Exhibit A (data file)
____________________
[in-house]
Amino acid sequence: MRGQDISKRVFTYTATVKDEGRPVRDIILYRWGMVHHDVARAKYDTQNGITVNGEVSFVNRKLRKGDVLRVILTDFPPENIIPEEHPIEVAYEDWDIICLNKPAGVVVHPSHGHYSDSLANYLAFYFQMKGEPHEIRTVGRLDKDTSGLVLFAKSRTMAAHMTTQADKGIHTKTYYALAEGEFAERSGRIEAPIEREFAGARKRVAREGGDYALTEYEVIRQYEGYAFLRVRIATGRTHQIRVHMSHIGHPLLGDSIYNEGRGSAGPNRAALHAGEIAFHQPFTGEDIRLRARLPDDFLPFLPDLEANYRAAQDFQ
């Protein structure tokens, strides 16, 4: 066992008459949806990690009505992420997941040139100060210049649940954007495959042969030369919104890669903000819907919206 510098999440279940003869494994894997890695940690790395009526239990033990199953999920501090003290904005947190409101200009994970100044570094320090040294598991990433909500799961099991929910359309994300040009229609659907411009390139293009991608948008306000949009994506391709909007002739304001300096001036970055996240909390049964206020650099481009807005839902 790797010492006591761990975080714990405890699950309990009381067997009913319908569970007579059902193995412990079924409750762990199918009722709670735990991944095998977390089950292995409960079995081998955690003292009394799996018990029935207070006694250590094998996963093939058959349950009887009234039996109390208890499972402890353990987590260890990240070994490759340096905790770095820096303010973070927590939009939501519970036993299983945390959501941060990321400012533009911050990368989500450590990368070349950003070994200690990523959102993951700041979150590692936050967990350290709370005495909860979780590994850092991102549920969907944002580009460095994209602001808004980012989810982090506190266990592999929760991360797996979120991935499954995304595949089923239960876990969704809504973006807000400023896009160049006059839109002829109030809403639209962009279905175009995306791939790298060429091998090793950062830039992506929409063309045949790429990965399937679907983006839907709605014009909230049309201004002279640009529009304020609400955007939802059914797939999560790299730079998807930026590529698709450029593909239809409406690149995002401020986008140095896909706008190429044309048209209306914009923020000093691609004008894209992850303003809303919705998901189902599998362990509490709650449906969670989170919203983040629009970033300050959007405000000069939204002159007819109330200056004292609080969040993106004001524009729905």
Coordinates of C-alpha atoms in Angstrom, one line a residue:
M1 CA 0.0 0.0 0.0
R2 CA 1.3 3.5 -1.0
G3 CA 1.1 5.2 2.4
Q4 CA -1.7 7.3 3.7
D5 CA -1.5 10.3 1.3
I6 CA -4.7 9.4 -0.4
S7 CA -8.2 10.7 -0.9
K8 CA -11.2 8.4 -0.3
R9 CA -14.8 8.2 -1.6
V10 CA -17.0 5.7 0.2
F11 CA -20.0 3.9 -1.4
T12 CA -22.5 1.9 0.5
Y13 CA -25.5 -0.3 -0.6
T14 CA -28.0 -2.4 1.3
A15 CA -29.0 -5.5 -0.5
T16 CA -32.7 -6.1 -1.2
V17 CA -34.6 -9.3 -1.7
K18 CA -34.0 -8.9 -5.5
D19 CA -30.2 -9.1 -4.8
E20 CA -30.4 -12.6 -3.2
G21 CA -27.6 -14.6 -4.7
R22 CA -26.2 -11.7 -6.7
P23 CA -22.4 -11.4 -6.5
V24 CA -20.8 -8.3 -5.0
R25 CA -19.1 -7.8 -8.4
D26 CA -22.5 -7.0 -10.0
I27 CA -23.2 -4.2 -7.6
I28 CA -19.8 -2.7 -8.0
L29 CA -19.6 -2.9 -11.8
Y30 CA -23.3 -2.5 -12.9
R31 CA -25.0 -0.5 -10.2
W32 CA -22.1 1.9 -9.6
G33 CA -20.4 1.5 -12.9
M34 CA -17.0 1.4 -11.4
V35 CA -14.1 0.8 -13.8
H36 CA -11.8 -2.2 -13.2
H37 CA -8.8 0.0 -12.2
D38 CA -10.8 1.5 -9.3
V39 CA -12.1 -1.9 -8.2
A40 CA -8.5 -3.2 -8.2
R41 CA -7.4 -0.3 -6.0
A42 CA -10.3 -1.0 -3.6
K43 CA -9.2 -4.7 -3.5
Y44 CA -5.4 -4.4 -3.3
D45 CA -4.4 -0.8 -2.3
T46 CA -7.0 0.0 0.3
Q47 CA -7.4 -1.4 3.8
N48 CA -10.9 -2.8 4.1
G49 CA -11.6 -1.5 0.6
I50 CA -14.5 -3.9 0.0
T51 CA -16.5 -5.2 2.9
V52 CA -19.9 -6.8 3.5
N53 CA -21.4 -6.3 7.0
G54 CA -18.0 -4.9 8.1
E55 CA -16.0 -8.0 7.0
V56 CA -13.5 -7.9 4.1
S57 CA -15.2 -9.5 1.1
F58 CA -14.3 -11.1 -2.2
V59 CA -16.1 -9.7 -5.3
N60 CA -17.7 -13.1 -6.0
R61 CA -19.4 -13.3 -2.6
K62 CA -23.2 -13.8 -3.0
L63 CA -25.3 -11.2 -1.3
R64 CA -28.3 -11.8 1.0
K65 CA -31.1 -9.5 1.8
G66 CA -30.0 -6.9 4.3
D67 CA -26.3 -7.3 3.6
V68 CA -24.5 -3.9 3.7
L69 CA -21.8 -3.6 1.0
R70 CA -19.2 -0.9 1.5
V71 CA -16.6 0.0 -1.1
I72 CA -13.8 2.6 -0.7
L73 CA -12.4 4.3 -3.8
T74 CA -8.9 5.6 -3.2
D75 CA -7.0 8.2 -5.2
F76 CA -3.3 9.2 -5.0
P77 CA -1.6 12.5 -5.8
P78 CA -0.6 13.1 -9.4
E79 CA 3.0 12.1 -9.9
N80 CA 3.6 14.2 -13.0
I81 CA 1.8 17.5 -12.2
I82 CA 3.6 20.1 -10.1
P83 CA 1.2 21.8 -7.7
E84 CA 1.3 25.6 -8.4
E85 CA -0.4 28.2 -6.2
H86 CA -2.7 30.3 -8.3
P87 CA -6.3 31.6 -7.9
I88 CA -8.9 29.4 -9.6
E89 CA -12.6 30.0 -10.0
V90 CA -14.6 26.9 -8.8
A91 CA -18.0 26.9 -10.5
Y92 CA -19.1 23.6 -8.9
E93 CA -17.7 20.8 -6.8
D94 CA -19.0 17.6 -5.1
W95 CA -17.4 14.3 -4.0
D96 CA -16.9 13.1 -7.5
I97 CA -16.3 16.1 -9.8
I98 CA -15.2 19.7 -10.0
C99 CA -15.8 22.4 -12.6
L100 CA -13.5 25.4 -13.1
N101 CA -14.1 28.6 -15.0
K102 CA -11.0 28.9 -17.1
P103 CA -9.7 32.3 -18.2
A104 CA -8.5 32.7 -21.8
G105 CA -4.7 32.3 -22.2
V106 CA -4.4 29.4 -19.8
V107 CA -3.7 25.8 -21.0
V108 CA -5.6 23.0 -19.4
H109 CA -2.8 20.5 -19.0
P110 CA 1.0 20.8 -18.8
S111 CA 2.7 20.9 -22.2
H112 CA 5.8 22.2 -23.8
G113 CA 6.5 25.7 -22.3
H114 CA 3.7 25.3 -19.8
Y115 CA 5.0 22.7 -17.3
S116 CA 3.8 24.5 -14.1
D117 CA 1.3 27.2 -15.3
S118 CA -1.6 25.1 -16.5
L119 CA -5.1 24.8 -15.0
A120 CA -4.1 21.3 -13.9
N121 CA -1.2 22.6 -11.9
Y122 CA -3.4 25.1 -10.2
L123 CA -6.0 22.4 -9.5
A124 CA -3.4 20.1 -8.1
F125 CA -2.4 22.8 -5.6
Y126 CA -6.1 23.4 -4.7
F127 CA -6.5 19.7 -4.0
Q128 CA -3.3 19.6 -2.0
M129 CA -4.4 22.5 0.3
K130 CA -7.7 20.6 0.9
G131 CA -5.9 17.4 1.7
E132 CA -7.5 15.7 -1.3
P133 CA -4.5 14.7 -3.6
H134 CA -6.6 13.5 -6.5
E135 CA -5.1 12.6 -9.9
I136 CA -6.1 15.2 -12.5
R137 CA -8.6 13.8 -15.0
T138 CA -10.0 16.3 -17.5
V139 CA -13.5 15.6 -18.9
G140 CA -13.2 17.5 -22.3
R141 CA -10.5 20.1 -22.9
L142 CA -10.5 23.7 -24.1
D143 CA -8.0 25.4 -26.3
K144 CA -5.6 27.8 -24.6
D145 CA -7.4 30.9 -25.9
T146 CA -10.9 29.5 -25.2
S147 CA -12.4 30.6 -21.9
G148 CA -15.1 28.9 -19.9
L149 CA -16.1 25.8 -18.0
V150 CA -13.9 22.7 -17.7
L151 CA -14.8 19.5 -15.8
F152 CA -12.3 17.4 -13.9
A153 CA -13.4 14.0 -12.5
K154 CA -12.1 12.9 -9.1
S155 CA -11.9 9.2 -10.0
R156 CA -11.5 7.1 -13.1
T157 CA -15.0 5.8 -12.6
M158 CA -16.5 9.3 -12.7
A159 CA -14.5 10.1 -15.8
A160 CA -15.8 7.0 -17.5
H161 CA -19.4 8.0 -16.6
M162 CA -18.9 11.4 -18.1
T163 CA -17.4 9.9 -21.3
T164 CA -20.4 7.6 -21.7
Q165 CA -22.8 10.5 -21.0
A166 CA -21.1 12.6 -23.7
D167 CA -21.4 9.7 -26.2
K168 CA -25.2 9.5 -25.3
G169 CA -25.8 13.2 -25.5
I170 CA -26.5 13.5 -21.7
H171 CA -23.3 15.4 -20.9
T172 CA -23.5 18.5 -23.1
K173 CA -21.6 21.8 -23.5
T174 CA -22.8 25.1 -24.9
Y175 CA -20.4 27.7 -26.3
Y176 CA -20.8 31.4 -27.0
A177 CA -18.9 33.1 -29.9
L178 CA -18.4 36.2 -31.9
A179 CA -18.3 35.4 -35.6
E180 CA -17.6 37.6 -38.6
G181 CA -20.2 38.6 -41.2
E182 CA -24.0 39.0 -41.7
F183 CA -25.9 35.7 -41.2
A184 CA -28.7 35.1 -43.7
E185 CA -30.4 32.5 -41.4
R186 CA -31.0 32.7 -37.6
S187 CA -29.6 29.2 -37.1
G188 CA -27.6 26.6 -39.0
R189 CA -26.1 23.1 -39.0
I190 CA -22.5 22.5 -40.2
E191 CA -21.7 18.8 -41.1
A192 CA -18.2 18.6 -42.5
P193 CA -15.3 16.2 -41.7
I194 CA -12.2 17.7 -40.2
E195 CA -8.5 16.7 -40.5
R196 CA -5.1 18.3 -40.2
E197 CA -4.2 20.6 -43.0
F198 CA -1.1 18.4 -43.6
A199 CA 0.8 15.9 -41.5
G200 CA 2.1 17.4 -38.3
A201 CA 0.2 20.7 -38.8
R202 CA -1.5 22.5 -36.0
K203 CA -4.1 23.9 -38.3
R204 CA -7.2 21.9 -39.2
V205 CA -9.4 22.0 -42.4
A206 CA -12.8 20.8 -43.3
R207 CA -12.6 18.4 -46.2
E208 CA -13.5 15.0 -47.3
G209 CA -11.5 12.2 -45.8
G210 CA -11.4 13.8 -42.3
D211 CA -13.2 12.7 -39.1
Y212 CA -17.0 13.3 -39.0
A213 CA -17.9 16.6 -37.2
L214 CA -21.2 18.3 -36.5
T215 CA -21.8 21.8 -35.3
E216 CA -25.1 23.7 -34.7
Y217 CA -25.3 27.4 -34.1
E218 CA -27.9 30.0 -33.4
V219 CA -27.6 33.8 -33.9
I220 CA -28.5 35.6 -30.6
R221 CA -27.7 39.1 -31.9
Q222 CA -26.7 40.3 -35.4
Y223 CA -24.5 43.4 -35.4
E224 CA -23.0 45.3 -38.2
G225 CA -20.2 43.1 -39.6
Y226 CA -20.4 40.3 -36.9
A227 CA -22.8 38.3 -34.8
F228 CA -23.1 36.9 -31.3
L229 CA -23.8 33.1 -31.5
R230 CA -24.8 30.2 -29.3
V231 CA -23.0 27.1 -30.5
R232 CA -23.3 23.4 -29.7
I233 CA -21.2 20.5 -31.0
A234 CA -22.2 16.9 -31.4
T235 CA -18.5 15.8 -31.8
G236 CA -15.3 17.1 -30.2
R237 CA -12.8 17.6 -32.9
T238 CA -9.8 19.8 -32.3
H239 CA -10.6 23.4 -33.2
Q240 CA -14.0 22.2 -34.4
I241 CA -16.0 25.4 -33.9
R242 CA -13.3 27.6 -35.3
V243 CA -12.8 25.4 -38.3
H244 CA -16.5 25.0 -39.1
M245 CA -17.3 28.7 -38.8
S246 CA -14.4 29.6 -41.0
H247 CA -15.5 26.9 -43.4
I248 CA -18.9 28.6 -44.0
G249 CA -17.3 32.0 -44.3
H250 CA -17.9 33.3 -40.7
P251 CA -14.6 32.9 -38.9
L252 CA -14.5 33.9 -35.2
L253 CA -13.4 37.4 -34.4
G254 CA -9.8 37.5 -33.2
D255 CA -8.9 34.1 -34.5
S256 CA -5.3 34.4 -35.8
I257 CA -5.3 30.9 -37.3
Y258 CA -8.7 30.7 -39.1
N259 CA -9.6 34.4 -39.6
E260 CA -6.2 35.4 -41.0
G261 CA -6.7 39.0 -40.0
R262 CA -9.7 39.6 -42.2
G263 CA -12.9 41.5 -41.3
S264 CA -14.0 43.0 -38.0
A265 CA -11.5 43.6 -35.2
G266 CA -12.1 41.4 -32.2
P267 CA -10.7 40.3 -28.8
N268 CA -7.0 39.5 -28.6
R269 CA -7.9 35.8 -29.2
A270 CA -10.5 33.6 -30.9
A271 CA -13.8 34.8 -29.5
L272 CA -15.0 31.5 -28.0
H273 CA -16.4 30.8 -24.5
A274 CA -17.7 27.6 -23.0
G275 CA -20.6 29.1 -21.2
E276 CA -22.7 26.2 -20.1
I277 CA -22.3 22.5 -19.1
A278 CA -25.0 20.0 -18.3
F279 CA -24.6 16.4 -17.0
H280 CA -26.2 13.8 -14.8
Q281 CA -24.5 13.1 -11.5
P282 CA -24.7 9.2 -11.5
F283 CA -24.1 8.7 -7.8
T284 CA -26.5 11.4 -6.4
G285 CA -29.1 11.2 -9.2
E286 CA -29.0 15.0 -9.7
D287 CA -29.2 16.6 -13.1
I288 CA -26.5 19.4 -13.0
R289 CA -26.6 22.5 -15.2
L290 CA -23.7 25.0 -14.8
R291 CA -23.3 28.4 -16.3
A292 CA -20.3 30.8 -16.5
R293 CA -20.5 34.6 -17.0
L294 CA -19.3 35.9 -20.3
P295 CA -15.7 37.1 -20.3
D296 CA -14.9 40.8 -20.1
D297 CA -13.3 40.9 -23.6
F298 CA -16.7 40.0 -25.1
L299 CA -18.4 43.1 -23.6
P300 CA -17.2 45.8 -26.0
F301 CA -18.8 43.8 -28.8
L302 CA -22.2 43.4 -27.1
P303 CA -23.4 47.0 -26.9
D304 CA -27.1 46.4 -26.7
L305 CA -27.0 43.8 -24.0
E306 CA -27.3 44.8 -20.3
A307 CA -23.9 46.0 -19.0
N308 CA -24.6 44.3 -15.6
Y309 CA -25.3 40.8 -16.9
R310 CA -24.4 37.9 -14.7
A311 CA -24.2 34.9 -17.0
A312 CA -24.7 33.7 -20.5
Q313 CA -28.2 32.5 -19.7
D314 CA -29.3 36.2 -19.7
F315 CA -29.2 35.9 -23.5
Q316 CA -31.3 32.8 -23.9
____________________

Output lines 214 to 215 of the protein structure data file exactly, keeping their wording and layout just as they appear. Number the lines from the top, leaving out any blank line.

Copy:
G210 CA -11.4 13.8 -42.3
D211 CA -13.2 12.7 -39.1